What We Are Reading Today: Parasitoids by H. Charles J. Godfray

Short Url
Updated 08 February 2020

What We Are Reading Today: Parasitoids by H. Charles J. Godfray

Parasitoids lay their eggs on or in the bodies of other species of insect, and the parasitoid larvae develop by feeding on the host, causing its eventual death. Known for a long time to applied biologists for their importance in regulating the population densities of economic pests, parasitoids have recently proven to be valuable tools in testing many aspects of evolutionary theory. 

This book synthesizes the work of both schools of parasitoid biology and asks how a consideration of evolutionary biology can help us understand the behavior, ecology, and diversity of the approximately 1 to 2 million species of parasitoid found on earth, says a review on the Princeton University Press website.

After a general introduction to parasitoid natural history and taxonomy, the first part of the book treats the different components of the reproductive strategy of parasitoids: Searching for a host, host selection, clutch size, and the sex ratio. Subsequent chapters discuss pathogens and non-Mendelian genetic elements that affect sexual reproduction.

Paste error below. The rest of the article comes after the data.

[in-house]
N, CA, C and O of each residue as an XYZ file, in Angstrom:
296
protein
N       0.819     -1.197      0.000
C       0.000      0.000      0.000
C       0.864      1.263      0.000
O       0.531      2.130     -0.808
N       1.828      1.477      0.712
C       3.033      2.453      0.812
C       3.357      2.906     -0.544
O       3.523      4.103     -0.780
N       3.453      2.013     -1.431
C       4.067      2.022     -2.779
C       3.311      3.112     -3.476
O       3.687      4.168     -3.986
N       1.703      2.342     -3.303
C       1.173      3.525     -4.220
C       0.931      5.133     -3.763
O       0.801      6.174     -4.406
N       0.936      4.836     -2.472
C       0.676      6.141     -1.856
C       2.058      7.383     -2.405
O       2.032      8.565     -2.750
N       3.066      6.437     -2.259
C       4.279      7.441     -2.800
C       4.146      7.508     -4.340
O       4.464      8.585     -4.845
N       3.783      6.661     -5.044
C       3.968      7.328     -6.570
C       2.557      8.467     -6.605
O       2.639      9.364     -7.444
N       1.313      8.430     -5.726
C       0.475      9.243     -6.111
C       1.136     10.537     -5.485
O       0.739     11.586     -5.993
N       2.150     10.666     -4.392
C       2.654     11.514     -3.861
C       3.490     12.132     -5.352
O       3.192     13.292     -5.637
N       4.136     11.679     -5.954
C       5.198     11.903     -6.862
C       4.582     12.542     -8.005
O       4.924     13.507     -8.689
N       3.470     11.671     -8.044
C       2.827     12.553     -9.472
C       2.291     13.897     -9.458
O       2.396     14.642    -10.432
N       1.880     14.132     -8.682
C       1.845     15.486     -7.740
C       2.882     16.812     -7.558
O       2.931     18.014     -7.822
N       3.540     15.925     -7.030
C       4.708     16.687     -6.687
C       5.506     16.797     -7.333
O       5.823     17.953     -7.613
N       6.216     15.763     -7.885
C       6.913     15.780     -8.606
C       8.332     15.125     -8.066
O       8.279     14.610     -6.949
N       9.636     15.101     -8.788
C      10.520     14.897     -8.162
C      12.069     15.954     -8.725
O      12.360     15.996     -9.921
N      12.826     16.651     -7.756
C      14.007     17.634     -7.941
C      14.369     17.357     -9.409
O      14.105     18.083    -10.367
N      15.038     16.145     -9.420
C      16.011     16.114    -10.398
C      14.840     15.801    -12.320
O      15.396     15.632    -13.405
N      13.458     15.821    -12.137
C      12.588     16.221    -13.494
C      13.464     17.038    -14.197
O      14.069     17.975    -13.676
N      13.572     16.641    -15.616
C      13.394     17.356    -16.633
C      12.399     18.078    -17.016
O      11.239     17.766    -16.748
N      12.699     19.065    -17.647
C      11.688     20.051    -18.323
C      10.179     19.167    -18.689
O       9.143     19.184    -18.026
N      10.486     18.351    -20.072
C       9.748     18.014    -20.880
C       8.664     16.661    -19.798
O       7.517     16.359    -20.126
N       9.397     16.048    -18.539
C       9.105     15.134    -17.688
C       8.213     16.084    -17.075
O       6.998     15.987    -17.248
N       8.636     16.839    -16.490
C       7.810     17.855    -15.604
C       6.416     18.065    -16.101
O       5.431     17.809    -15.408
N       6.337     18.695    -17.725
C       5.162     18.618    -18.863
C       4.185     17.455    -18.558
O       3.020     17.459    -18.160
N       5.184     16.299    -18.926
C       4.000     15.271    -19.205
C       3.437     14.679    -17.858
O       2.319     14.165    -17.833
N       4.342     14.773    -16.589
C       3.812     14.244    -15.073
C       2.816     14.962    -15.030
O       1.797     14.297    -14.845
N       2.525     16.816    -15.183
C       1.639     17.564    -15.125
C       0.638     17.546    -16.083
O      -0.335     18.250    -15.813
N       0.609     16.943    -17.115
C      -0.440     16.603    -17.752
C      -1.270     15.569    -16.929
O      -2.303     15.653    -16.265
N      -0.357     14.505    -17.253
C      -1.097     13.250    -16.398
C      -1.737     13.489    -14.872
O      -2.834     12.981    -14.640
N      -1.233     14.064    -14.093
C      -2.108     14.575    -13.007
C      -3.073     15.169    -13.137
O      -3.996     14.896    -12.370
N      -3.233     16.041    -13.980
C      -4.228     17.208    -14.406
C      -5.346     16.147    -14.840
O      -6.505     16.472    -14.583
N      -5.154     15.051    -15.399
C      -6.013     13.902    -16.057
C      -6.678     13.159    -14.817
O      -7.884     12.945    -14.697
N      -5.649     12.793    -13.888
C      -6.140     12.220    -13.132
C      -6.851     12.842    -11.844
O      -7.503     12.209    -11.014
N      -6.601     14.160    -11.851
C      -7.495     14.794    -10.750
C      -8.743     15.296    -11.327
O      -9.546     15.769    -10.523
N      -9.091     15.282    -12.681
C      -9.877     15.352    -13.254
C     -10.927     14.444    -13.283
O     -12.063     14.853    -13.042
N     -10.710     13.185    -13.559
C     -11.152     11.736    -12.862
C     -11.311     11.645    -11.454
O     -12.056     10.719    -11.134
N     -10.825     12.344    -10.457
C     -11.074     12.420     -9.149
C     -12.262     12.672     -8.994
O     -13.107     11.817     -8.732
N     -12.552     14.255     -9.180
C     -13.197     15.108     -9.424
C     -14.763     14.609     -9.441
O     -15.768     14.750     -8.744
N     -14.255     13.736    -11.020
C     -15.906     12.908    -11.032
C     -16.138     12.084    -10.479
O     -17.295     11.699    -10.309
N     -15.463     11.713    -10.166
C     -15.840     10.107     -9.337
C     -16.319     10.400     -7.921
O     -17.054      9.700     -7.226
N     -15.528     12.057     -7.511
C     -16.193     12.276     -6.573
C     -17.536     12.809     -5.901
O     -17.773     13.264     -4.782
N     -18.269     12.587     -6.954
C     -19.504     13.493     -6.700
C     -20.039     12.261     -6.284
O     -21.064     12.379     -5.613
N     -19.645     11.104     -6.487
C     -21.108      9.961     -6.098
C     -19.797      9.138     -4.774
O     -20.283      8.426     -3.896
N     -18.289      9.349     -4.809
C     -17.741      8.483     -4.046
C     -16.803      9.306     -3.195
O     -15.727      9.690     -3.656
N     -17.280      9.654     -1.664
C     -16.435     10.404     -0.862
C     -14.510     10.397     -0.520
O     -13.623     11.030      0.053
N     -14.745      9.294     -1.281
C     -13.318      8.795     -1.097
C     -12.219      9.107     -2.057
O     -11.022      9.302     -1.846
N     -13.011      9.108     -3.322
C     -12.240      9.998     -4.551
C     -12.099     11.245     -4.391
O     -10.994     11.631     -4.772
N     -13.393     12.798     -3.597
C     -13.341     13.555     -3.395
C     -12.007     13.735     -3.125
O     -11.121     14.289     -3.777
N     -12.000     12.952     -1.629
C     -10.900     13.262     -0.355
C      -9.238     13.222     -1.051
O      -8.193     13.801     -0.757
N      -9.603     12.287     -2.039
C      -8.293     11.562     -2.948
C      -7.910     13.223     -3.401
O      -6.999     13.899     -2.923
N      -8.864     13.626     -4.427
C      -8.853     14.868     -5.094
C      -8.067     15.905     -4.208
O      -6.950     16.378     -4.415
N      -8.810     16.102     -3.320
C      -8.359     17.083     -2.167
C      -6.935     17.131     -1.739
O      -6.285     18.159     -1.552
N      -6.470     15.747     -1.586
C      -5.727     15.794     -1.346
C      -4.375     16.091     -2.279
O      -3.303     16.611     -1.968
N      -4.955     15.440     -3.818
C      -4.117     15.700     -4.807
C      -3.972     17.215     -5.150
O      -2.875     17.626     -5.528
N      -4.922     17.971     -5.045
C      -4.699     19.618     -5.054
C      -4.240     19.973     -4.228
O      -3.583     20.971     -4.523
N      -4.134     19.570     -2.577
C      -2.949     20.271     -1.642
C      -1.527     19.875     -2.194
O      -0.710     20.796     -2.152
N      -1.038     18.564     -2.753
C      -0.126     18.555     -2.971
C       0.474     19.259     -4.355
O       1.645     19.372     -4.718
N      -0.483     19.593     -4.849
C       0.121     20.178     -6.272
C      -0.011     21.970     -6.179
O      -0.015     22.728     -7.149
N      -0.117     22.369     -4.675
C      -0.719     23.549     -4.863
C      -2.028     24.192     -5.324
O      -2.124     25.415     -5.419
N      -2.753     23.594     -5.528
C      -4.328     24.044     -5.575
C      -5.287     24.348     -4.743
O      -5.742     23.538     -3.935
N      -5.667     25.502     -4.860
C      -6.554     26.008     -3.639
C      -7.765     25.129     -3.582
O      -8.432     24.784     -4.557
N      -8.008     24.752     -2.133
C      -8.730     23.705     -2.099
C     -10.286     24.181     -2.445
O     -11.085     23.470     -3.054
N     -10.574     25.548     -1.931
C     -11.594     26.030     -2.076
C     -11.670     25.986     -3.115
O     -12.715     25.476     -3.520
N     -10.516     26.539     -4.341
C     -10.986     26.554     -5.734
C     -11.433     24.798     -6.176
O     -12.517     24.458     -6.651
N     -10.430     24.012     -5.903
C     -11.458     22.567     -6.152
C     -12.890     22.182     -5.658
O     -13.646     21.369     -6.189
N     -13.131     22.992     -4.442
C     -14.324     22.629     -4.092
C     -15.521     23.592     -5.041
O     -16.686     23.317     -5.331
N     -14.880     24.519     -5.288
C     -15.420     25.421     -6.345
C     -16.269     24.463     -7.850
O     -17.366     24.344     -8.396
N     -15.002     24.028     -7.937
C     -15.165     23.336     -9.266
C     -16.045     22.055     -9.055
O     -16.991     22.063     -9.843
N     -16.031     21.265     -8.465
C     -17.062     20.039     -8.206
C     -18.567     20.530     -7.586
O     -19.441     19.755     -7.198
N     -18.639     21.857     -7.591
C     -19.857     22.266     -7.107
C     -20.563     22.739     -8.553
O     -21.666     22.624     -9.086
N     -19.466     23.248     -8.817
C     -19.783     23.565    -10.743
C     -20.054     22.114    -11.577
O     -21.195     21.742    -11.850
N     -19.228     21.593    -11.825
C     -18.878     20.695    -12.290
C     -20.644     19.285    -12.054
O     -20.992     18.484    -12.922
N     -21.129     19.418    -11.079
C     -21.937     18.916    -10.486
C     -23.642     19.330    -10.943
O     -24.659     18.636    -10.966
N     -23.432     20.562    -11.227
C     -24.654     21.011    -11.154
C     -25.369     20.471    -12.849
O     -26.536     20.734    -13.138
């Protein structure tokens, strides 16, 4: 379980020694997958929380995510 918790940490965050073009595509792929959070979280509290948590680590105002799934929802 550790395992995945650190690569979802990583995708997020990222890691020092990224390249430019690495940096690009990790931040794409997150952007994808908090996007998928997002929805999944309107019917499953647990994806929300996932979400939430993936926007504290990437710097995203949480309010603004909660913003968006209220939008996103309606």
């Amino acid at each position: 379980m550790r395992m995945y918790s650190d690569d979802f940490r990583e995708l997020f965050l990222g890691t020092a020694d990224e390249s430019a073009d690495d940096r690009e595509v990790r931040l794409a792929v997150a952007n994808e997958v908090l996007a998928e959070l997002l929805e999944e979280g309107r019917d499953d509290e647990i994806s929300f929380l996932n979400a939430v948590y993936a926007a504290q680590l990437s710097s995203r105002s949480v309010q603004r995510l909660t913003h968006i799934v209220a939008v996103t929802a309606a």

A special effort is made to discuss the theoretical background to the subject, but without the use of mathematics.


What We Are Reading Today: Divided Armies

Updated 23 February 2020

What We Are Reading Today: Divided Armies

Author: Jason Lyall

How do armies fight and what makes them victorious on the modern battlefield? In Divided Armies, Jason Lyall challenges long-standing answers to this classic question by linking the fate of armies to their levels of inequality.
Introducing the concept of military inequality, Lyall demonstrates how a state’s prewar choices about the citizenship status of ethnic groups within its population determine subsequent battlefield performance.
Treating certain ethnic groups as second-class citizens, either by subjecting them to state-sanctioned discrimination or, worse, violence, undermines interethnic trust, fuels grievances, and leads victimized soldiers to subvert military authorities once war begins.
The higher an army’s inequality, Lyall finds, the greater its rates of desertion, side-switching, casualties, and use of coercion to force soldiers to fight, says a review on the Princeton University Press website.
In a sweeping historical investigation, Lyall draws on Project Mars, a new dataset of 250 conventional wars fought since 1800, to test this argument.